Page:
About four months after the first report of monkeypox In the United States, the virus is showing promising signs of retreat, allaying fears that it may spread to populations of older adults, pregnant women and young children.
The supply of the vaccine has improved, and federal health officials have begun clinical trials to better understand who benefits from both and how much. Vaccination and medicine used to treat those who are infected.
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That’s the good news. But sadly, case numbers are accelerating in some states and jurisdictions, including Indiana, Virginia and Massachusetts. Black and Hispanic men make up about two-thirds of those infected, but so far only one-quarter of those vaccinated.
“Our progress is incredibly uneven,” said David Harvey, executive director of the National Coalition of STD Directors.
“This outbreak is far from over,” he said.
Recent reports suggest that a single dose of the vaccine, Genios, may not be protective enough, raising new concerns about plans to distribute fractional doses of the Biden administration.
And federal health officials have warned that the virus could become resistant to tecovirimat, the only safe treatment for those infected.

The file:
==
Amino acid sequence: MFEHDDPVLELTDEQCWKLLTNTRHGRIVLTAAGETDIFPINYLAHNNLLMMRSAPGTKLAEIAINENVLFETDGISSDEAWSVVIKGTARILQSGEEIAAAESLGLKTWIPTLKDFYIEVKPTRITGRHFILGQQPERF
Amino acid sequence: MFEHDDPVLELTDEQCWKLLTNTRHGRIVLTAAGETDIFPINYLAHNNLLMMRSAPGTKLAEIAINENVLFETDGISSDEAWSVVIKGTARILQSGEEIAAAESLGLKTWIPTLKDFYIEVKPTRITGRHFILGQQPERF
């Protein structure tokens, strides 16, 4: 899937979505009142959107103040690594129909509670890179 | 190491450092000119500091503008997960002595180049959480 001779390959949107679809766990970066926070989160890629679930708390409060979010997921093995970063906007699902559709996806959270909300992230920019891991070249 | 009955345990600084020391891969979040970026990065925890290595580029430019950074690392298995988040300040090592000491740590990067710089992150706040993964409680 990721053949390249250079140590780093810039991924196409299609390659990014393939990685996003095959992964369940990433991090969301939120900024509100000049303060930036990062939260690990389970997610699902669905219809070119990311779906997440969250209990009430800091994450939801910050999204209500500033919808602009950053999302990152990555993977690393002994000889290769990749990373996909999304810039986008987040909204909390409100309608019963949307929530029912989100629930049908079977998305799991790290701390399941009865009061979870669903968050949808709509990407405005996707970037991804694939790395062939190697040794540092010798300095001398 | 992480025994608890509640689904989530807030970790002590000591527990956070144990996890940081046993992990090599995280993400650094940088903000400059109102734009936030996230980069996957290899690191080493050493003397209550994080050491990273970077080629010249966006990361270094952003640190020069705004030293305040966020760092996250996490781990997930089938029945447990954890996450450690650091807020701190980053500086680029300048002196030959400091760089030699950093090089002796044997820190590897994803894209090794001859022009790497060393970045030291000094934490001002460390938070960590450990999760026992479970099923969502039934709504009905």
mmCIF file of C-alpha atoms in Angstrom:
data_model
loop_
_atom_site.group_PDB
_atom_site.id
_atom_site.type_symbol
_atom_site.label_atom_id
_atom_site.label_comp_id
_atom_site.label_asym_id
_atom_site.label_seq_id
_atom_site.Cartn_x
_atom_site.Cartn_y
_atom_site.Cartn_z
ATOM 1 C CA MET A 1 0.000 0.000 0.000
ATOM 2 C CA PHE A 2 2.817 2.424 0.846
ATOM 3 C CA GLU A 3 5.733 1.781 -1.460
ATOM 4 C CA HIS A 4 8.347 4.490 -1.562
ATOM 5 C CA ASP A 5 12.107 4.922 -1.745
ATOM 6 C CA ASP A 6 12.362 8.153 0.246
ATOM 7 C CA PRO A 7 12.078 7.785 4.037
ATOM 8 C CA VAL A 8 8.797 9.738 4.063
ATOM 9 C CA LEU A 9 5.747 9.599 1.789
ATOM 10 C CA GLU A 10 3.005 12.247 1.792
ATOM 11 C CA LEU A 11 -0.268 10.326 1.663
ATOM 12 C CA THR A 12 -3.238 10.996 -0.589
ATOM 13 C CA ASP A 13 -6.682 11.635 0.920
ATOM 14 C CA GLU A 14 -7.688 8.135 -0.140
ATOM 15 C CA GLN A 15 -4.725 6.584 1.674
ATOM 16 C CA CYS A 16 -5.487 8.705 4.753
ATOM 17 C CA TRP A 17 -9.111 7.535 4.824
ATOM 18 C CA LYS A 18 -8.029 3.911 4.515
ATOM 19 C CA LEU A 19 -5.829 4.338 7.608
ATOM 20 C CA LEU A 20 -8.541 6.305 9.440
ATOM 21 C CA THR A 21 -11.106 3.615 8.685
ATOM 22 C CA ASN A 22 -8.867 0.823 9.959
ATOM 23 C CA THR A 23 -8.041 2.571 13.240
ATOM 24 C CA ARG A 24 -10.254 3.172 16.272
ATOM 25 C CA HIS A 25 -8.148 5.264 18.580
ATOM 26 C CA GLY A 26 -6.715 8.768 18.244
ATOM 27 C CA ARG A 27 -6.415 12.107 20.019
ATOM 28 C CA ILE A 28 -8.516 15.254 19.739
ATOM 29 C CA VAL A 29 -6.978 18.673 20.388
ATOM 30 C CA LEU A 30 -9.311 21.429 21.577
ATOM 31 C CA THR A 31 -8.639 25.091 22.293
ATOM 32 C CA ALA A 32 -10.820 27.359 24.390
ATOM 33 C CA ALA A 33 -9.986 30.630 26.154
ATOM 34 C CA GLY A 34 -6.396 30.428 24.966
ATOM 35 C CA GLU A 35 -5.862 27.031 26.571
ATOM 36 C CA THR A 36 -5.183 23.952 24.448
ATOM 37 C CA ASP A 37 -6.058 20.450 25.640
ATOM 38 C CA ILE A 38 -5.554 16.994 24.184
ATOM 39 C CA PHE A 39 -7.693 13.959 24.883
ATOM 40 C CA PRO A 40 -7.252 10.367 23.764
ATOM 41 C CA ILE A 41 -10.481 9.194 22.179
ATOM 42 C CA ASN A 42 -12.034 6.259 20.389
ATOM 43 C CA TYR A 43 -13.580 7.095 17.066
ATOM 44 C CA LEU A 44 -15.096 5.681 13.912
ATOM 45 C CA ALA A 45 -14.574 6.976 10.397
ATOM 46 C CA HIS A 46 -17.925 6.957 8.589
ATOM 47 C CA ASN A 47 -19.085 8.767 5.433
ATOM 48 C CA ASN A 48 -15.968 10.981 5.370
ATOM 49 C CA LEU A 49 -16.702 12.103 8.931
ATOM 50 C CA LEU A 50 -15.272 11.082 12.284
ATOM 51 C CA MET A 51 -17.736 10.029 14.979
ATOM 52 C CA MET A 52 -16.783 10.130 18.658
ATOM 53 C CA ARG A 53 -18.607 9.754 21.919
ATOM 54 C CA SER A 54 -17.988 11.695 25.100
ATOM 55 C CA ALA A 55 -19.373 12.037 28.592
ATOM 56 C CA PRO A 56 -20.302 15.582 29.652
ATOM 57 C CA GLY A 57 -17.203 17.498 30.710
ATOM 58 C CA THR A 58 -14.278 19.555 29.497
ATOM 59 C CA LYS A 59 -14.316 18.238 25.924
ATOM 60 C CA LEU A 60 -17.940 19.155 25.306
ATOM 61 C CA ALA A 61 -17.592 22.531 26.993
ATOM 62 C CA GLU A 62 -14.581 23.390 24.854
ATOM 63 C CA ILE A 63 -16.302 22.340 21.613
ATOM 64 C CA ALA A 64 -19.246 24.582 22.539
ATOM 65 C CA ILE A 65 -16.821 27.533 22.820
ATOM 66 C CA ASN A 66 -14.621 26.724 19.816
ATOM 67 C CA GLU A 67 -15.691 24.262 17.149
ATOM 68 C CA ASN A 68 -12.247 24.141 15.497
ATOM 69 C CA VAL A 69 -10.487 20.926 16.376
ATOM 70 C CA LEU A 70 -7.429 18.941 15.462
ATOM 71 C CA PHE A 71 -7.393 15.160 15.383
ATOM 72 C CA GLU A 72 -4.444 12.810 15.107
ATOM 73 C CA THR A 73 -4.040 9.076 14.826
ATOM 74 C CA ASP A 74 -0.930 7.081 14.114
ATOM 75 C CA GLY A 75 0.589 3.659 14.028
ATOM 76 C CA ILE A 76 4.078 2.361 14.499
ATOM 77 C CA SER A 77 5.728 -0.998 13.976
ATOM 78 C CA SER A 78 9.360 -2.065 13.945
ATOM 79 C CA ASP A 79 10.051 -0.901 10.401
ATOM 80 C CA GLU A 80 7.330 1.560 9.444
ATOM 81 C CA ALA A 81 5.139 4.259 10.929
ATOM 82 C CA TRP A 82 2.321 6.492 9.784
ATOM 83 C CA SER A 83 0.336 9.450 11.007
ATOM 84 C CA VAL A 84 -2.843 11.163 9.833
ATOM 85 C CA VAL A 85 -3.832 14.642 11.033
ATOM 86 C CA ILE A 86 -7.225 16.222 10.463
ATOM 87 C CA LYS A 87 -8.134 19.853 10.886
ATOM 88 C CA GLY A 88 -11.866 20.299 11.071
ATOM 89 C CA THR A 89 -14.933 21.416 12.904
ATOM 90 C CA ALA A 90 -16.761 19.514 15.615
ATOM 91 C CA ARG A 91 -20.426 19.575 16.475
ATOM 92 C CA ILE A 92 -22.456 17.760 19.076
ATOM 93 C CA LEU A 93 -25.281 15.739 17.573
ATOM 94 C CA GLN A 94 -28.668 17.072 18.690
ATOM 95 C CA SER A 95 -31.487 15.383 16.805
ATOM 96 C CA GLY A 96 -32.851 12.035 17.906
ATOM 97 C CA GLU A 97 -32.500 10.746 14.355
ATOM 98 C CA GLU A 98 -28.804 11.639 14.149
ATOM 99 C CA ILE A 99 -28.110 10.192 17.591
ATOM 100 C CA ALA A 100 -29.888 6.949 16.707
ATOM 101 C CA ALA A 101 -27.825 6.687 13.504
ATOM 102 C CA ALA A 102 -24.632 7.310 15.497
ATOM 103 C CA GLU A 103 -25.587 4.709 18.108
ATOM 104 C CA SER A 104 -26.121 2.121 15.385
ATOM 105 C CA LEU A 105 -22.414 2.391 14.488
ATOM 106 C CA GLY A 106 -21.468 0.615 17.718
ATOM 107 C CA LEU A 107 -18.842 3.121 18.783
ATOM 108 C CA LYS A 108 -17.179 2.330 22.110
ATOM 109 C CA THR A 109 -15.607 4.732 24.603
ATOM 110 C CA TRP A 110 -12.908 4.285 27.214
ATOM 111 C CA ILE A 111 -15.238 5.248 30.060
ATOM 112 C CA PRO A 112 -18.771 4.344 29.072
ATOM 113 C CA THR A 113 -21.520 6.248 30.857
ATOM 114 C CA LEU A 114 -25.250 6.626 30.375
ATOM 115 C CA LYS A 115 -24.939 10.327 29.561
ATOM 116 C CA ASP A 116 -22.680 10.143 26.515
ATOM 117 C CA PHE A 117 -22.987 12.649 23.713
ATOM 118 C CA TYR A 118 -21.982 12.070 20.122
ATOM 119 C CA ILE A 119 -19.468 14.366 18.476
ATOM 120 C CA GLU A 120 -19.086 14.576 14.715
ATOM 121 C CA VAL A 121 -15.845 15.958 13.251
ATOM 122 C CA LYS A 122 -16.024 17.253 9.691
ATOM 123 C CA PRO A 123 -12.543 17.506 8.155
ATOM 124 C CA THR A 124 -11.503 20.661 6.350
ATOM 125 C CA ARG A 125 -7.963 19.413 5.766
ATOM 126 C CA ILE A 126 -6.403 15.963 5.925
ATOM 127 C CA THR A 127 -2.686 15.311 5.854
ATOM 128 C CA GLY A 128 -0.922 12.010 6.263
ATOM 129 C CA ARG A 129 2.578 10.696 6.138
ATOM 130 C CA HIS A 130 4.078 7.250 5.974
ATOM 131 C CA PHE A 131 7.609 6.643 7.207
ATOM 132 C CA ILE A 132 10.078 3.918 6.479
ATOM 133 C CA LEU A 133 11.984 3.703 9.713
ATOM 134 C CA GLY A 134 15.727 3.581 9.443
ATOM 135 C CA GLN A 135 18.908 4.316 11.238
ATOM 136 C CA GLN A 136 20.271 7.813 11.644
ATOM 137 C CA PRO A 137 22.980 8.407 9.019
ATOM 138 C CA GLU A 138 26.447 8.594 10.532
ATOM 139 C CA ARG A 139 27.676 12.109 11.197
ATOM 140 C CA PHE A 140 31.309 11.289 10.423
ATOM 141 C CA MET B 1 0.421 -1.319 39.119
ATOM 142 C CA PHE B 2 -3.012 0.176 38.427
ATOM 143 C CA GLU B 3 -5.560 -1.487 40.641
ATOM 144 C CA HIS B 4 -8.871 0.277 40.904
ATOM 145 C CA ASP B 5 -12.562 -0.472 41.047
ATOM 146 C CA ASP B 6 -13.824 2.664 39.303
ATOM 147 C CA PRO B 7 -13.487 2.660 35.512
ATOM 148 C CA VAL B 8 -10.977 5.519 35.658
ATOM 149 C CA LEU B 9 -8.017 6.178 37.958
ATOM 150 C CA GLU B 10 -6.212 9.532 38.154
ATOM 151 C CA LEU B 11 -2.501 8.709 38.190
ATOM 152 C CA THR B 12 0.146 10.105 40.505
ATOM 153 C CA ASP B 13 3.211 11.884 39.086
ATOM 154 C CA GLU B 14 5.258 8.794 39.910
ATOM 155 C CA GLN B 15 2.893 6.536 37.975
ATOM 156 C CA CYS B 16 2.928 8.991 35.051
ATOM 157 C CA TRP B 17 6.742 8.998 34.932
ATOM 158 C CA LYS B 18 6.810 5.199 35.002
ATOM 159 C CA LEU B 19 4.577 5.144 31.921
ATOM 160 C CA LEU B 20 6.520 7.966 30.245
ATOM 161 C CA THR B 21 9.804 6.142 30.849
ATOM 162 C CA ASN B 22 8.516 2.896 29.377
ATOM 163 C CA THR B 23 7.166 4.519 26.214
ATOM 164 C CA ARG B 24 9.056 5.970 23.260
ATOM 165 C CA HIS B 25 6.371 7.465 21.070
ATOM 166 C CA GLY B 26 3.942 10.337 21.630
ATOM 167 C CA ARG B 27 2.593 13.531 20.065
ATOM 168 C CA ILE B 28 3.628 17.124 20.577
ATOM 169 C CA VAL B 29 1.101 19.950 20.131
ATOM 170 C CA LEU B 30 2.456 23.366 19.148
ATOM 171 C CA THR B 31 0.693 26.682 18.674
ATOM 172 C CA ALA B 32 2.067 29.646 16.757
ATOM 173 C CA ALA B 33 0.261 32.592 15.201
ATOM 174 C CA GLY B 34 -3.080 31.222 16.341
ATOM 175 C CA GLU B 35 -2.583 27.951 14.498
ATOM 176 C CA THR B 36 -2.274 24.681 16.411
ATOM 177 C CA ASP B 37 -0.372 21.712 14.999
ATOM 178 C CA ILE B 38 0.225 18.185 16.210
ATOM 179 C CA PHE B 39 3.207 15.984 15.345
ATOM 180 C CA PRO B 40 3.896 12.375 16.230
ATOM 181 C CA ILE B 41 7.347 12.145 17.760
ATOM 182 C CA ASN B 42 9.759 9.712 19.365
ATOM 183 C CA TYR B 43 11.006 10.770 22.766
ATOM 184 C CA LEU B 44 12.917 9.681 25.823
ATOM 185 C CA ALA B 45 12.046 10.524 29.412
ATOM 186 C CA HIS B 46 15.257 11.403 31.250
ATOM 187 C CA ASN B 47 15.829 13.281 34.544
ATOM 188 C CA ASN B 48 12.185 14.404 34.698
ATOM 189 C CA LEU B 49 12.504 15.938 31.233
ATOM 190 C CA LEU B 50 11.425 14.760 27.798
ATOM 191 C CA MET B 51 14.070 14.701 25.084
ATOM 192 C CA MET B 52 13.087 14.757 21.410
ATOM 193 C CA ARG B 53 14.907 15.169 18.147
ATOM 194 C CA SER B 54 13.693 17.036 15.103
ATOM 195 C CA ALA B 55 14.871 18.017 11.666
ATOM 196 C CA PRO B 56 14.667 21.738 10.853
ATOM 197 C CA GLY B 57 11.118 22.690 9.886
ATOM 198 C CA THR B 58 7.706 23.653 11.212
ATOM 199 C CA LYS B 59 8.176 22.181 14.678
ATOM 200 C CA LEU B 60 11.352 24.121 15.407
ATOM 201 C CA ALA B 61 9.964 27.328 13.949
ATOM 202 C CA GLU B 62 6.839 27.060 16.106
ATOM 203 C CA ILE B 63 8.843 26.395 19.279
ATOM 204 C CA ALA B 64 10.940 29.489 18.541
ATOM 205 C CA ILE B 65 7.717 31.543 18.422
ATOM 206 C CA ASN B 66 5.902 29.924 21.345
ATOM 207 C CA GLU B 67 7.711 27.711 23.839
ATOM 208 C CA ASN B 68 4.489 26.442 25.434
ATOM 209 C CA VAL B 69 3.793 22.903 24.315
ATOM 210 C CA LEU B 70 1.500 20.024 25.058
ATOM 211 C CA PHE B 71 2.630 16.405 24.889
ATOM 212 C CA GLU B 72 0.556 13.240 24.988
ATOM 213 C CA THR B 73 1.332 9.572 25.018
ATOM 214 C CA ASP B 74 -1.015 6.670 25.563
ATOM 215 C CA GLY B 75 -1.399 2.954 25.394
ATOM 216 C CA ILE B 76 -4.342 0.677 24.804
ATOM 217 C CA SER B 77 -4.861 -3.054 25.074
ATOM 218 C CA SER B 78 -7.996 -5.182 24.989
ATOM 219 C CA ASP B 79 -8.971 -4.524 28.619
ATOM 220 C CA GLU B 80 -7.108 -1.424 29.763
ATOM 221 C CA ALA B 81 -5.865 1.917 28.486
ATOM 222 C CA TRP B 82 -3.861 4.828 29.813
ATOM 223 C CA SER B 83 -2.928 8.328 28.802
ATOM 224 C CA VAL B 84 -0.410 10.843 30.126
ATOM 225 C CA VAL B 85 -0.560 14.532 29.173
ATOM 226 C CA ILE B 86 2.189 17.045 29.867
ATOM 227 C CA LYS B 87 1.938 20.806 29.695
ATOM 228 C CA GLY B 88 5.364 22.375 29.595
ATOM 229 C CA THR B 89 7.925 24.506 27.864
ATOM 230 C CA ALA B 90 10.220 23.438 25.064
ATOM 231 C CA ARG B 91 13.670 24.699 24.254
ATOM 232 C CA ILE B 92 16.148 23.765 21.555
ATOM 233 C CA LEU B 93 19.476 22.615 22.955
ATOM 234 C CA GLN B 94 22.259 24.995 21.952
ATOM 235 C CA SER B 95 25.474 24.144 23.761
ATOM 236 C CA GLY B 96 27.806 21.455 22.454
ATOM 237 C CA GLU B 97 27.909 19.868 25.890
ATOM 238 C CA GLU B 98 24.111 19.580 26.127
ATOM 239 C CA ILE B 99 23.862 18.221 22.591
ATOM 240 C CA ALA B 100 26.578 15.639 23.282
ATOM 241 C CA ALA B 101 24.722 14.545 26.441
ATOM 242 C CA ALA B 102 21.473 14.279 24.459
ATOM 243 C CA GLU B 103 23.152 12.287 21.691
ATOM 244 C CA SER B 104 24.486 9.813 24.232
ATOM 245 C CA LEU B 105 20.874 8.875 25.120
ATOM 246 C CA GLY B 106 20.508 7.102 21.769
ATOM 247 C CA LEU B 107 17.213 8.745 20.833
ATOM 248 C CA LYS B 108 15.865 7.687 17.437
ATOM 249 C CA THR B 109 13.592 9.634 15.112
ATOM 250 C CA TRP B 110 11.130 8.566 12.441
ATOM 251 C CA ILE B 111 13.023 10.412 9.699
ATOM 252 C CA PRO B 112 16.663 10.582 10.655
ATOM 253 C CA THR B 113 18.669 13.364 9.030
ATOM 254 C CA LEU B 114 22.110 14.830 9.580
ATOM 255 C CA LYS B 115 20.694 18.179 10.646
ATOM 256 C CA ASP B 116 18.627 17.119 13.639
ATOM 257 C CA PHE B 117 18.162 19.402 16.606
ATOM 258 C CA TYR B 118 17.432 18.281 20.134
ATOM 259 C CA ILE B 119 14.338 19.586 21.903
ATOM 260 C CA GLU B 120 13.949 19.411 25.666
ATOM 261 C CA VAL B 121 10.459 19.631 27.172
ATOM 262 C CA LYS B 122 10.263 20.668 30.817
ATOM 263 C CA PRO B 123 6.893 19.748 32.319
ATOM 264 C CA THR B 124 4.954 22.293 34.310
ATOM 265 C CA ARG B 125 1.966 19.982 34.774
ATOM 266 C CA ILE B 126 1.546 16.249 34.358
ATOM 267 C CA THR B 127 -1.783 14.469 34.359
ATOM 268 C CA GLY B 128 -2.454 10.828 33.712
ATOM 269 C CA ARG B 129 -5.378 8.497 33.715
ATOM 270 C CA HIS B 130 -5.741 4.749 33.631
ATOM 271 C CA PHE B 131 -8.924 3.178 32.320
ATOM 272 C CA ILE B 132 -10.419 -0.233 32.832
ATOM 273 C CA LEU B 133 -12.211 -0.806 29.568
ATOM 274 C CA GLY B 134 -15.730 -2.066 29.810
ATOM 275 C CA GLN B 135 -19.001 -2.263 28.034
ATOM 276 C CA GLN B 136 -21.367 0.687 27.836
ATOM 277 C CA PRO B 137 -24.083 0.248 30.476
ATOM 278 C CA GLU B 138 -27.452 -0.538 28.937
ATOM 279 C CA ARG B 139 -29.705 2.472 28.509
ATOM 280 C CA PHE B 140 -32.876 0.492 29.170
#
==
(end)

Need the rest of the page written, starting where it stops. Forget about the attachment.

“When there is only one drug in your armament, that can be somewhat uncertain,” said Dr. Anthony Fauci, the Biden administration’s top medical adviser. “But when you try and develop additional drugs you have to go at the same time that you have them.”
As of Friday, there were about 25,000 cases of monkeypox In all 50 states, the District of Columbia and Puerto Rico. The United States accounts for about 40% of the global tally.
But new cases have been falling for weeks in a row, at a daily average of 208 on September 22, up from 500 in early August.
The Los Angeles Department of Public Health recently confirmed the nation’s first death monkeypox, in a severely immunocompromised individual. Health officials in Texas are investigating another death that could be related to the infection.
Overall, however, federal health officials are optimistic that the pandemic is easing. While testing and vaccines will remain important, officials envision a future in which monkeypox is not far-fetched, but is manageable with contact tracing, vaccination and early treatment.
This article originally appeared in The New York Times.
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